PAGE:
At the same time, the proliferation of experimental cell and gene therapies are slowlychanging this view. This goes hand‐in‐hand with the rise of managed care in the USA andits demand for accountability, and with an increase in medical malpractice suits thathave all contributed to greater scrutiny in medical practice. A national network ofInstitutional Review Boards (IRBs) has been created under the auspices of the US Officefor Human Research Protection, to protect participants in human research, as well as theresearchers themselves. The family of James Quinn, the fifth recipient of the Abiocor(Danvers, MA, USA) artificial heart in a formal clinical trial, and who died in 2002,filed a lawsuit maintaining that he was improperly informed—under a therapeuticmisconception—that the heart could prolong and increase his quality of life. Whatis unusual here is that Abiocor had set up the first blind trust to fund patientadvocates, who could represent the patients but not give them recommendations or advice.No one involved in the trial was allowed to own stock in the company. The head of thepatient representative group, Haavi Morreim, a bioethicist at the University of Kentucky(Louisville, KY, USA), noted that if such a safeguard could not reduce the chances of apatient feeling the need to sue, she did not know what would. She observed that such“litigation could drive surgeons into the arms of the IRBs.”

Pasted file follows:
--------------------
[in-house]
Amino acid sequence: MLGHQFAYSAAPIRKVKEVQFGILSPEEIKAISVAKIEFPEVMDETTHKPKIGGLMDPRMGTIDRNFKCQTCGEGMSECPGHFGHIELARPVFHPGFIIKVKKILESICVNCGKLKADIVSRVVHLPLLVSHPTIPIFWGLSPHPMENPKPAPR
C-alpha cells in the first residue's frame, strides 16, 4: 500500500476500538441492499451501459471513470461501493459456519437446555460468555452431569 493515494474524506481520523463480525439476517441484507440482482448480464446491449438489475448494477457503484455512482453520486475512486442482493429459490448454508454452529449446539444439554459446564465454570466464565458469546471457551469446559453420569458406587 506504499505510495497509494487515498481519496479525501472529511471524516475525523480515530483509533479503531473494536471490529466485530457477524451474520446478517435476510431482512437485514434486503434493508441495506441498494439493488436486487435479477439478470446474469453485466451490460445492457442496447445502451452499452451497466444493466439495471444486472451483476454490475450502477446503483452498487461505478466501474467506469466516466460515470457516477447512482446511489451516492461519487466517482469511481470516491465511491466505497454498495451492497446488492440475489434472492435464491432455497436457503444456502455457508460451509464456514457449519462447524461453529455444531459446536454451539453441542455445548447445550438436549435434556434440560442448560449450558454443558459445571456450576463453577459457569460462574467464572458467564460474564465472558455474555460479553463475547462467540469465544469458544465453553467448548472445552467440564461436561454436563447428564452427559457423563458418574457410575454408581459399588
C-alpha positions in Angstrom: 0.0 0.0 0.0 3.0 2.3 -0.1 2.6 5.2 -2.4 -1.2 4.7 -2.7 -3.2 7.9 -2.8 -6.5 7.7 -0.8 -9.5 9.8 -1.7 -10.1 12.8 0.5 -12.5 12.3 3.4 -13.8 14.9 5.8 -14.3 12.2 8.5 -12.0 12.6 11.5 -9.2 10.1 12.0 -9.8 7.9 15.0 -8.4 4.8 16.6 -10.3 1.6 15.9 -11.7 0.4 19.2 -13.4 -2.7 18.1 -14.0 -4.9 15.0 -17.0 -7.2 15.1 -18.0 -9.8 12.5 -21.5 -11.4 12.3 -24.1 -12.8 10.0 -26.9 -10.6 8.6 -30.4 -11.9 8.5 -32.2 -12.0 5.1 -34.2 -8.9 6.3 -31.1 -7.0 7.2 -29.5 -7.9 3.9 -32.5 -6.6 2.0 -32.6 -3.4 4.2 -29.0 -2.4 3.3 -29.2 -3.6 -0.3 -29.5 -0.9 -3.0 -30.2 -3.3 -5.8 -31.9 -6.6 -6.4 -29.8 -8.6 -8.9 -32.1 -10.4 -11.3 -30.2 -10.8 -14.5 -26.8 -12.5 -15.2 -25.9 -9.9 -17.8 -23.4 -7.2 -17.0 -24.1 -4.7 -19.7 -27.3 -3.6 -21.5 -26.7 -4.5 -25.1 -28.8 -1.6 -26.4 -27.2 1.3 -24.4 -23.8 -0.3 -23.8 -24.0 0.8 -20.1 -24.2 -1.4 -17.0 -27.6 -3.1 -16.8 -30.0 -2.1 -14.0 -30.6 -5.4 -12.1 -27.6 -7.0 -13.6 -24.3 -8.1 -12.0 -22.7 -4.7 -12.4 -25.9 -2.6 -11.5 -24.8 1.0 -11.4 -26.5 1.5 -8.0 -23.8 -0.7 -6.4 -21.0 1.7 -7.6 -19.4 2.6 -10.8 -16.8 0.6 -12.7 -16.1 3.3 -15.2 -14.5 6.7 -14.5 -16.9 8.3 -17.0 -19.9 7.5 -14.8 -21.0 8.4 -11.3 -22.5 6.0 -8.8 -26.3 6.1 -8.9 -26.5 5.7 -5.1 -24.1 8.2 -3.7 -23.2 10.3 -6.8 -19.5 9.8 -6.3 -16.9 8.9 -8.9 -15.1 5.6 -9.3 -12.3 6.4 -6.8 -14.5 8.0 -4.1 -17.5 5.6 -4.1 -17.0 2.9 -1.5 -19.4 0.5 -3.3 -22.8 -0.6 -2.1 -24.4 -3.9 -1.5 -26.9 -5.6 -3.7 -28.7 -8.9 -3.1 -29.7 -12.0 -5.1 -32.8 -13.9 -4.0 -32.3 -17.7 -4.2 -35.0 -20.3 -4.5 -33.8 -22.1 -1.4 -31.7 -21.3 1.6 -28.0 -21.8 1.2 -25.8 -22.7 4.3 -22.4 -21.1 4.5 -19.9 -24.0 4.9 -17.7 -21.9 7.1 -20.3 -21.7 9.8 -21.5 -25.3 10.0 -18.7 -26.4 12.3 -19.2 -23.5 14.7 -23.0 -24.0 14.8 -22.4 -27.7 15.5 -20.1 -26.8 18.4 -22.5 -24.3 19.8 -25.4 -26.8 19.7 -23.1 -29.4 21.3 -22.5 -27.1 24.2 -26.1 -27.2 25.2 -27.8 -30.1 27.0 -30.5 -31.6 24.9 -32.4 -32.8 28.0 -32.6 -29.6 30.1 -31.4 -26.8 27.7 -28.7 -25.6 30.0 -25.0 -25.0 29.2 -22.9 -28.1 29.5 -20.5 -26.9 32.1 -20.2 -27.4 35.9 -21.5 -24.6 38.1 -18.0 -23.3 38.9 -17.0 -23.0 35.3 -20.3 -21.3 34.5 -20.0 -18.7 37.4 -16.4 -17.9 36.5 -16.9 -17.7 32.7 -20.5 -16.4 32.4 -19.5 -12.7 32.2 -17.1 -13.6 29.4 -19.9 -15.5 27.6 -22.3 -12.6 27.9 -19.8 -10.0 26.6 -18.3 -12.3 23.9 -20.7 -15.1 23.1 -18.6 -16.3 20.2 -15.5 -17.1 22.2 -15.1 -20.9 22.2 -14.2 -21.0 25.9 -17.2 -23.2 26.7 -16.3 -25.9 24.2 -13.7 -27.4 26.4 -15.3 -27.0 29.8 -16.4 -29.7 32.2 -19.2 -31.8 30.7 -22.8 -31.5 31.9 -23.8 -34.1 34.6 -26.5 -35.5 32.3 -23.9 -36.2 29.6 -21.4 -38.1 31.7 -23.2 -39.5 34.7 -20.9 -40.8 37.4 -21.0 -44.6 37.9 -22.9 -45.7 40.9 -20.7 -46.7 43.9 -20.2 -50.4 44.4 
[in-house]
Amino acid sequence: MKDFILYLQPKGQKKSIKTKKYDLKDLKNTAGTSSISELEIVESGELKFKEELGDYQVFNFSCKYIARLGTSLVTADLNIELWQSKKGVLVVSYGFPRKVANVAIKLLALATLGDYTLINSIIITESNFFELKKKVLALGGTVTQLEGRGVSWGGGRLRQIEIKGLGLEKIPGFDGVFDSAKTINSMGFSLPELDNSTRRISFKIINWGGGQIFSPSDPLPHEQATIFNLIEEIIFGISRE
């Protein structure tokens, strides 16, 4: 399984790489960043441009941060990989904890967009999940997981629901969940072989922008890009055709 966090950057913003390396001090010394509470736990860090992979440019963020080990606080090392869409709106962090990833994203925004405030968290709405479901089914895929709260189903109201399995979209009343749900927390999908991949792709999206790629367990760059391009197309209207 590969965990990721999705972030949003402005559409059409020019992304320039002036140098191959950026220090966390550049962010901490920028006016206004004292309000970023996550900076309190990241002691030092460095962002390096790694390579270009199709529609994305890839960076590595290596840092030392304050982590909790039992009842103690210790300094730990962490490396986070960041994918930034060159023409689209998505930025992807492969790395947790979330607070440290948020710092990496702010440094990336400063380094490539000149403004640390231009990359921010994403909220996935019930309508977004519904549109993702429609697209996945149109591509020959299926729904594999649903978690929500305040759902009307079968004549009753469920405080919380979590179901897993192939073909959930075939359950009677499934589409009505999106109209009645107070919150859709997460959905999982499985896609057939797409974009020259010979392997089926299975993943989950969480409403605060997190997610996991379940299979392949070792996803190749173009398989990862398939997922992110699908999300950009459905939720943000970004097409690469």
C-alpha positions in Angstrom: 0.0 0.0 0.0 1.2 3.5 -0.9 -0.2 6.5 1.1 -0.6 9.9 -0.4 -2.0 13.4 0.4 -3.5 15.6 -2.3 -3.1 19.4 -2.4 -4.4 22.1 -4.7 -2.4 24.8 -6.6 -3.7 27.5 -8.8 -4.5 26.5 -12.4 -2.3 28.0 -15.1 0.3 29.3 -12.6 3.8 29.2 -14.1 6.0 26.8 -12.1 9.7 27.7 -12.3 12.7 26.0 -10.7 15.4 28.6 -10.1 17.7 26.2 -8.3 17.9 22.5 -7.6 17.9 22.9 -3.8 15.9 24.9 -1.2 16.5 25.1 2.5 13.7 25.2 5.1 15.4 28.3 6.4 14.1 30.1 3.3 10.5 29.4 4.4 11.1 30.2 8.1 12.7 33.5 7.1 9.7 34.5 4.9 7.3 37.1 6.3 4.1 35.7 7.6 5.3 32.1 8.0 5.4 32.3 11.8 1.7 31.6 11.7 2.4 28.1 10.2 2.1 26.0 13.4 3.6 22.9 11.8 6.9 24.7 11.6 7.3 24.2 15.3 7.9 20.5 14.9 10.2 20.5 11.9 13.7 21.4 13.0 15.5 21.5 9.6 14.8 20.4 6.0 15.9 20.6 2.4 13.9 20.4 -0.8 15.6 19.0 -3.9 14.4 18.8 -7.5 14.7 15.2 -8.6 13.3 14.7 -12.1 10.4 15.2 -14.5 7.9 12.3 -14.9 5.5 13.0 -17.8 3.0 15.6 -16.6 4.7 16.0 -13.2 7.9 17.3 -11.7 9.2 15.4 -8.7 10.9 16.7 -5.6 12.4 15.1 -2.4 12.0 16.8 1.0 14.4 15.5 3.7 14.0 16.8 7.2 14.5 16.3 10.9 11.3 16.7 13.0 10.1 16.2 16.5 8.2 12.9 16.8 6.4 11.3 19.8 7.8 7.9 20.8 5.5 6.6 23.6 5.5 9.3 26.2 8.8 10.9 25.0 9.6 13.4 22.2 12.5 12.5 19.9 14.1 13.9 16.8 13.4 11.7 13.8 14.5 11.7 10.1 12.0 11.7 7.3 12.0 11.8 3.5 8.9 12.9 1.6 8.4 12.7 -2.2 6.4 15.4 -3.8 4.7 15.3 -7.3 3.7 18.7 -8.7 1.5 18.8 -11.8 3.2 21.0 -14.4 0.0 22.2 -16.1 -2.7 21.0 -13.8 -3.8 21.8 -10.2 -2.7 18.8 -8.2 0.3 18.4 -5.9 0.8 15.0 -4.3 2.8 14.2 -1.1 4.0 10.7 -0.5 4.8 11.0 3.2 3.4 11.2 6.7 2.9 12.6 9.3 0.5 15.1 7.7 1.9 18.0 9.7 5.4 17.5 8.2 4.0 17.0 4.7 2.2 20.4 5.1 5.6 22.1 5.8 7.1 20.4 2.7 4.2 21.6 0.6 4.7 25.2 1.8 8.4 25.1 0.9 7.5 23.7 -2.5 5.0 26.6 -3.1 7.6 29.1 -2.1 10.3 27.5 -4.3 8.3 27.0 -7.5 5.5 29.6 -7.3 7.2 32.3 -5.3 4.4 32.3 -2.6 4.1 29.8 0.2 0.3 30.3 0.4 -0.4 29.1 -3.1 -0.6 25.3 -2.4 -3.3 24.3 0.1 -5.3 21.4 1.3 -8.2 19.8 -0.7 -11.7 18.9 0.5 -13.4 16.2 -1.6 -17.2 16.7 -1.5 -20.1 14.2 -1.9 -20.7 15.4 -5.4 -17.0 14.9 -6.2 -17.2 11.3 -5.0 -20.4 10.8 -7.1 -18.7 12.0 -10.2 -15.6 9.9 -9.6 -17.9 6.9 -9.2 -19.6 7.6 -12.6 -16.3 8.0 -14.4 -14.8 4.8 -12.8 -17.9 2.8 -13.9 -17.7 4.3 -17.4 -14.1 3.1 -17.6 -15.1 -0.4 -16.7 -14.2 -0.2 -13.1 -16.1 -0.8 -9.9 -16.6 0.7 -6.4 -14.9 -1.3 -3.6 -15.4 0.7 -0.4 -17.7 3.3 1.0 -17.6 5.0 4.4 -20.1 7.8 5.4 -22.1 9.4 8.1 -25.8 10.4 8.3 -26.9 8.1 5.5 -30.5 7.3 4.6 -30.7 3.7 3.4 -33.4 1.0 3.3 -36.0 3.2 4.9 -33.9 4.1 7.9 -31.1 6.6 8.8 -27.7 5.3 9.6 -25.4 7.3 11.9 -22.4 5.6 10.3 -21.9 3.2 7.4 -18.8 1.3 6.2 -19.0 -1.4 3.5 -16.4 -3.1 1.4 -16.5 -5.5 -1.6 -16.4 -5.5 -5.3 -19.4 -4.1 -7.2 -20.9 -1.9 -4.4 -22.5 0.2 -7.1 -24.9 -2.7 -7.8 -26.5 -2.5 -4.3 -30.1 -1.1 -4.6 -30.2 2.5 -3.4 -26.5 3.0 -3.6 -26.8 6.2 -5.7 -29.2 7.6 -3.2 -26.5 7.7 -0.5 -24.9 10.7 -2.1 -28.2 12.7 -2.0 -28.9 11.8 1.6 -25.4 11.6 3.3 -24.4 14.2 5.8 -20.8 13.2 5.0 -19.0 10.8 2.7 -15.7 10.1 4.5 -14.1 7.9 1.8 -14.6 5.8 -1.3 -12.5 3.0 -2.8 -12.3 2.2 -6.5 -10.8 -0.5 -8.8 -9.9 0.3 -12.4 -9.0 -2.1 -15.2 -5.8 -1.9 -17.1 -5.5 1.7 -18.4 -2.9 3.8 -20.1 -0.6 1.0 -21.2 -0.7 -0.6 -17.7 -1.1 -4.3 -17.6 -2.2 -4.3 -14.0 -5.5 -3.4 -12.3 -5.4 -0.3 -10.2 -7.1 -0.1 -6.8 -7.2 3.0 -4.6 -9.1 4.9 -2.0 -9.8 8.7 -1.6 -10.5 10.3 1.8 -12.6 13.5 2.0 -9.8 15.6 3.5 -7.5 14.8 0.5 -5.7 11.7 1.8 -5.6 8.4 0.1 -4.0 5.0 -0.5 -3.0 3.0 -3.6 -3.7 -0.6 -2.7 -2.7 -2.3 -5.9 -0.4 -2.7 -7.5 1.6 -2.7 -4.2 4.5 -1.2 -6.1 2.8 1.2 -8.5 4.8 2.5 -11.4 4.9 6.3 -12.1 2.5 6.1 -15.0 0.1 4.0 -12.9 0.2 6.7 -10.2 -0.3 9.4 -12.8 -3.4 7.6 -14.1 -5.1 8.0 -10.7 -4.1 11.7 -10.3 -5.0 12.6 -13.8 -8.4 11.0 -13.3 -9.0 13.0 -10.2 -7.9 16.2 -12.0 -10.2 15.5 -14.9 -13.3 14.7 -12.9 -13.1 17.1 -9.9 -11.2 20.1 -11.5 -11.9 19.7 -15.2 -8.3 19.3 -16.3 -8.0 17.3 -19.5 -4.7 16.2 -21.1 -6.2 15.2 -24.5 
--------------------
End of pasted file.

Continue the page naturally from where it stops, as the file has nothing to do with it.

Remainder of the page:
But bioethicist George Agich, of the Cleveland Clinic Foundation (OH, USA), disagrees with the call for more control over surgical innovation by IRBs, or others. He maintains that surgery is different from medicine and should be treated as such, and we should not require it to ‘live’ with the same safeguards that apply to drug and device development. Agich uses the example of coronary artery bypass graft (CABG) development to show that surgery does not fit the “regulatory ethics paradigm”, which holds that IRBs are the best mechanism for the protection of human subjects. “CABG was problem driven, rather than developed from a rigid protocol,” he said. “CABG developed from an emergent and fluid understanding of the disease process and mechanisms.” Improvement came simultaneously from many areas, including anaesthesia, heart–lung bypass machines and surgical techniques. It was developed in response to patients' needs and new surgical opportunities, which depended on a high level of skill and quality of judgement on the part of the whole medical team. Agich believes that a “surgical innovation model” such as this is acceptable because it focuses on patients, is justified through internal processes and is clinically driven.